So, of course, it's an American horror story in the sense that there are horror gimmicks and they’re meant to scare you.

But it's also an American horror story, because of the ever-present failed renditions of the American dream: the perversion and fall of the household, the Everyman who believes all the lies about success and self-realization, the dreams contaminated by foul dust, the inability to recapture the past, the romanticized view of the past, etc, etc, etc.

It's meant to be weird and creepy and unsettling. But if we follow along with the fixation on babies, children, and pregnancies, there's an underlying horror story about the imbalance and the degradation forced upon women. For the fancier critics who find the show guilty of misogyny, there's something to be said of the strong female-dominated cast. American Horror Story is one show in a long line that demonstrates that if there's too much of the feminine, rage and fury ensues. There's something wicked and vile about the clashes that bubble between the female characters (examples: all of them). On the other hand, if there's too much of the masculine, lust and war ensue: Ben's infidelity, Harvey's murder, Tate's basement pal.

And of course, the old mansion is written to inherit the flaws of its occupants. It renders the psychological skeletons into physical skeletons in the closet. It accumulates and heaves under the weight of the psyche. It's Numbers 32:23, "Be sure your sin will find you out." The trauma of the Harmon family is the deceit, treachery, and ruination of the holy matrimony. They usher in something foul - the imbalance of the feminine and the masculine, that they wage war. There should be a healthy unisexuality, under the unity of marriage.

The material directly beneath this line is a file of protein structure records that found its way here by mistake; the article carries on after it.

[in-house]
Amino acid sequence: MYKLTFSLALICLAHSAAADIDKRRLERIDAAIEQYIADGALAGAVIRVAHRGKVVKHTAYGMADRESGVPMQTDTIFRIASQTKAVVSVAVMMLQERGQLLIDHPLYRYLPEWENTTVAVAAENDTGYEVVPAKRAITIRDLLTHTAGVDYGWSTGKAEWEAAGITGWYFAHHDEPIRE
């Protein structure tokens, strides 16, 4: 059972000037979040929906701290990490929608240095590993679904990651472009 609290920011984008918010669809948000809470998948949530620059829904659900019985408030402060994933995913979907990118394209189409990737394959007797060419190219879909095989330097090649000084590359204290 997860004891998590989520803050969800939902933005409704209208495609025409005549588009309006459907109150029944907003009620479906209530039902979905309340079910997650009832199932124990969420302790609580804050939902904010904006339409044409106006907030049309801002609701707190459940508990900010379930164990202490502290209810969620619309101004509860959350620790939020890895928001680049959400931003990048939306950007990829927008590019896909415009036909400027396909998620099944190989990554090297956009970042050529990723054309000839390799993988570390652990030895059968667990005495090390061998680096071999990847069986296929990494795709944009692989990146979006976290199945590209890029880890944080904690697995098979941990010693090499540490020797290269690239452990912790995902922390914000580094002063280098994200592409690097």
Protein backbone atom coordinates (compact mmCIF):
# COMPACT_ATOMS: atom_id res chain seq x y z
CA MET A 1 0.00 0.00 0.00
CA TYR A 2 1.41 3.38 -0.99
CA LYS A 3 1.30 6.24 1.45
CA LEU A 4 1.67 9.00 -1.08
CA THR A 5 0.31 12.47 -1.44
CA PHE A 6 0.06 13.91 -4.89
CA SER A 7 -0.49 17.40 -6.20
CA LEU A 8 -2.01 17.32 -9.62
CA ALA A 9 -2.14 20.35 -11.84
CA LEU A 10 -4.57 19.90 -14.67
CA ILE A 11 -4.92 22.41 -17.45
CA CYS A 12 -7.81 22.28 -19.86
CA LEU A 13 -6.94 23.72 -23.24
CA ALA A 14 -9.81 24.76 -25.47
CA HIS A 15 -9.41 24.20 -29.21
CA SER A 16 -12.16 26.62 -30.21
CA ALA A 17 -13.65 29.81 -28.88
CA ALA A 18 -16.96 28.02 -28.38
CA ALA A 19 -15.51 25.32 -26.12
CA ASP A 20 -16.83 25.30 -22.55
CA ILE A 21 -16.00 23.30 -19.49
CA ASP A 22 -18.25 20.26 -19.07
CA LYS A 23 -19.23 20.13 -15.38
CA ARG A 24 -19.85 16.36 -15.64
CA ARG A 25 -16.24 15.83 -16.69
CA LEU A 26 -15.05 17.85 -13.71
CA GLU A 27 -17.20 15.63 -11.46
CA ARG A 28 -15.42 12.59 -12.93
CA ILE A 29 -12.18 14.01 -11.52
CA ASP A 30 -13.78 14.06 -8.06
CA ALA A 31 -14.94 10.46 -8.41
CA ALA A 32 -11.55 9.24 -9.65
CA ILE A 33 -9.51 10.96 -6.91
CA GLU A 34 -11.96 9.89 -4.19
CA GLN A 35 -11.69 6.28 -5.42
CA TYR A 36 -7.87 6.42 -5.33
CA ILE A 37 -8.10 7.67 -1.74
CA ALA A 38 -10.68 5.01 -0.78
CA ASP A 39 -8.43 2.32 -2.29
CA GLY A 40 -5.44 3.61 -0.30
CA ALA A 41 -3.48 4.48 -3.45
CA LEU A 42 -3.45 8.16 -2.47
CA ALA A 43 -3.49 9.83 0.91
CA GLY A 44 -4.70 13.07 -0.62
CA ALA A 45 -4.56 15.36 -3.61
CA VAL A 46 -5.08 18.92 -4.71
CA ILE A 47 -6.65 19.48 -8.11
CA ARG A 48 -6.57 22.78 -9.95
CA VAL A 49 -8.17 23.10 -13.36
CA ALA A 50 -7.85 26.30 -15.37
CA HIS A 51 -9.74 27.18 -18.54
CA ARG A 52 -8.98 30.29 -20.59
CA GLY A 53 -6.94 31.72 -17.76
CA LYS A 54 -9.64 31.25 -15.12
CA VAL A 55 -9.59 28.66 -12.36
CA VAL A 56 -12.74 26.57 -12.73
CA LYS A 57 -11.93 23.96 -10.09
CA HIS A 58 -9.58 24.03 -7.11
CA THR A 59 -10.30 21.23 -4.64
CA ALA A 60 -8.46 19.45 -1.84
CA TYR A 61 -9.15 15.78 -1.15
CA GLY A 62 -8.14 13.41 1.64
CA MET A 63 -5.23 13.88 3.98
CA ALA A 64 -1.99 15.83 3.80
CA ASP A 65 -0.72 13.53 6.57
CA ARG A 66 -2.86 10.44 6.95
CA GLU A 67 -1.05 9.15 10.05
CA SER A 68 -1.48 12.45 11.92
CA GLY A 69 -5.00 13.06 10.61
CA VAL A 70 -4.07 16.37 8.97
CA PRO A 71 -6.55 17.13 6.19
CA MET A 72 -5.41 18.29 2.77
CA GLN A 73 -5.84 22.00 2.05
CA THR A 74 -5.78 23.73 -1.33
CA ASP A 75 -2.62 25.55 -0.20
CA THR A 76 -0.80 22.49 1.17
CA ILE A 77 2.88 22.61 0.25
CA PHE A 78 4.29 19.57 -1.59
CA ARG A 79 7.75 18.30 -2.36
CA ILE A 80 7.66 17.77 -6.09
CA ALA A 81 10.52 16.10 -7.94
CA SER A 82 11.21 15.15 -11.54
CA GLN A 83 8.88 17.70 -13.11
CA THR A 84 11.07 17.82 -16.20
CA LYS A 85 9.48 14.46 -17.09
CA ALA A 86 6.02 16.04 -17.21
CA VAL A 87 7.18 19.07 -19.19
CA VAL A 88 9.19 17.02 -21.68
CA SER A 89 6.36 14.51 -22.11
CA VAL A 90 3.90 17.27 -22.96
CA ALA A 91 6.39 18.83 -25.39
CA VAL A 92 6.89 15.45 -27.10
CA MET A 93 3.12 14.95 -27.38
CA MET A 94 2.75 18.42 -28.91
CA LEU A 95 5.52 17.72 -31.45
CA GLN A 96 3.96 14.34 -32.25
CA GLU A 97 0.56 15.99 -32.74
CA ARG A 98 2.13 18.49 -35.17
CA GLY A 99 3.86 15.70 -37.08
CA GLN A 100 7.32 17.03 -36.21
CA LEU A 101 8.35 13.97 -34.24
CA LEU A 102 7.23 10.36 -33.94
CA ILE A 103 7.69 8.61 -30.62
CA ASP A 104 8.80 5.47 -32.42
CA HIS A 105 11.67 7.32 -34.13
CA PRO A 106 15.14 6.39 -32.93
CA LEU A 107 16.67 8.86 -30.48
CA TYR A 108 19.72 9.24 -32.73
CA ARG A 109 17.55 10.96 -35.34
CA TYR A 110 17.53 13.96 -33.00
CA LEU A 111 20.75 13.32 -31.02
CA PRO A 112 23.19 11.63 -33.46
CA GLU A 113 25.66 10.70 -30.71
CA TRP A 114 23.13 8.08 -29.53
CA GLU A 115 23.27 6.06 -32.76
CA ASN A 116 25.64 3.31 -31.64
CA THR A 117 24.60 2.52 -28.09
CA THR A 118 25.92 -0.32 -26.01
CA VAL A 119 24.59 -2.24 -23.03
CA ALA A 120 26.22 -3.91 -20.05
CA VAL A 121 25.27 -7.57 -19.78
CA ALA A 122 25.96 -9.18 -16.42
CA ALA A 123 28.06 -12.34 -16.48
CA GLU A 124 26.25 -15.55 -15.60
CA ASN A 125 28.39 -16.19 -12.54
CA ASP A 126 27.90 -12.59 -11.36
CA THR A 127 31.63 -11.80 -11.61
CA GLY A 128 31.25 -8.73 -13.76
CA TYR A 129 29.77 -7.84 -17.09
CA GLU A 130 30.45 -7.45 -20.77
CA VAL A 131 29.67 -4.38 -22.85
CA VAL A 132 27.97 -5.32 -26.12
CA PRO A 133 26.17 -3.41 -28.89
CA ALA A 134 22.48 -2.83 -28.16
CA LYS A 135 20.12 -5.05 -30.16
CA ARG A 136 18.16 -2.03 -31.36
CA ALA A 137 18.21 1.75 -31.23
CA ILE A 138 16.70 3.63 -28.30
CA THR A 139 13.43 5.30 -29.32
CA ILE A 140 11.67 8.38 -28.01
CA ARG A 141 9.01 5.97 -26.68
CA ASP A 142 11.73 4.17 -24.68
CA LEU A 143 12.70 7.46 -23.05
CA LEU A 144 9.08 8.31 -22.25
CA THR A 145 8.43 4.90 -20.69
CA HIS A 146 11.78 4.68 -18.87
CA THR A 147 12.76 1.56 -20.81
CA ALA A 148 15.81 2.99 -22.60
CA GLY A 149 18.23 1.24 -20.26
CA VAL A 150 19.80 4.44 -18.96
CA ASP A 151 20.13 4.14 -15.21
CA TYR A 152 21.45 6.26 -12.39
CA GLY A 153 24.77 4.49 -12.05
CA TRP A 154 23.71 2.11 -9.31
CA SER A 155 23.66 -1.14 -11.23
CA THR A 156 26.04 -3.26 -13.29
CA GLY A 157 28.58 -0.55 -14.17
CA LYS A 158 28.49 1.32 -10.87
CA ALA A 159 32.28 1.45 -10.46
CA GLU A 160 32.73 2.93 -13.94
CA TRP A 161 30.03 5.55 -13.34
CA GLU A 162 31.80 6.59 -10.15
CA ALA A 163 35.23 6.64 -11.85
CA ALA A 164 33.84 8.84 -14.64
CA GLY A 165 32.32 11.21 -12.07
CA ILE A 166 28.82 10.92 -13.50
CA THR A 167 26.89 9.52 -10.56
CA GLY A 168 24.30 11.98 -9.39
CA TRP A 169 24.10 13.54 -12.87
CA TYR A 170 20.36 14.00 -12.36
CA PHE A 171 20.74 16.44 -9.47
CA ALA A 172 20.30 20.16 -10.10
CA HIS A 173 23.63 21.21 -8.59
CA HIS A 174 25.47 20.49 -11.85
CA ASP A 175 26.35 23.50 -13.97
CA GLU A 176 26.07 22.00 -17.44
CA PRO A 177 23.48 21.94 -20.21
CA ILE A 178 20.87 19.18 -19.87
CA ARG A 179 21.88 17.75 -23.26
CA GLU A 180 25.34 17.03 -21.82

But does that happen? Nope.


NOPE.
So, how to describe this show? It's a lot like Glee: flashy, glossy, pretty, but utterly lacking in substance, substituting depth and breadth with kitschy thrills. It's a prepubescent kid hyped up on high fructose corn syrup: buzzing with unchecked energy, but mistaking dispensable allusions for cinematic density. The end result is a Parisian hooker – cinematographic eye-candy (if a little too busy) that carries with it a whiff of sulfur and an utter contempt for anything austere or brief.

Still, it's the most interesting thing on television. It's also the weirdest assemblage of visual and aural stimuli that I've ever experienced in under an hour. Despite being a smörgåsbord parody of everything from The Strangers to The Shining (seriously, they're trying to break a record on how many cult classics you are physically allowed to reference in a single episode), American Horror Story accomplishes what it sets out to do: entertain and thrill but in a tasteless, aggressively assaulting, over-the-top manner. By god, it’s got potential – the potential of the nonlinear story-line, of the cycles of former residents. It seems to be falling apart by the third episode, because time and consistency just doesn’t exist in this show.

Should I watch this?

A commenter from ontdcreepy – an offshoot community of the celebrity and entertainment gossip tank site Oh No They Didn’t – SparkNoted it best on an American Horror Story discussion post:

“I watched it, and summed the whole thing up to a friend as "Whaaaaat the heeeeelll...?" I think there was some good stuff going on. I also think there was way too much stuff going on, as though the writers had a checklist. "You forgot twins! Twins are inherently scary!" "Ooo, good catch; wedging that in riiiiiight ... there!" "What about somnambulant increasingly-crazy father?" "Dammit, Roger, you're good at this!" It was an incredibly busy premiere. I get it: American Horror Story; it's a pastiche of movies and television before it, but I felt like I should have had a bingo card in front of me.

I may keep watching, for the bizzarro train wreck factor, but I didn't feel good after turning off the television last week, which I suppose is the point.”
Silgrey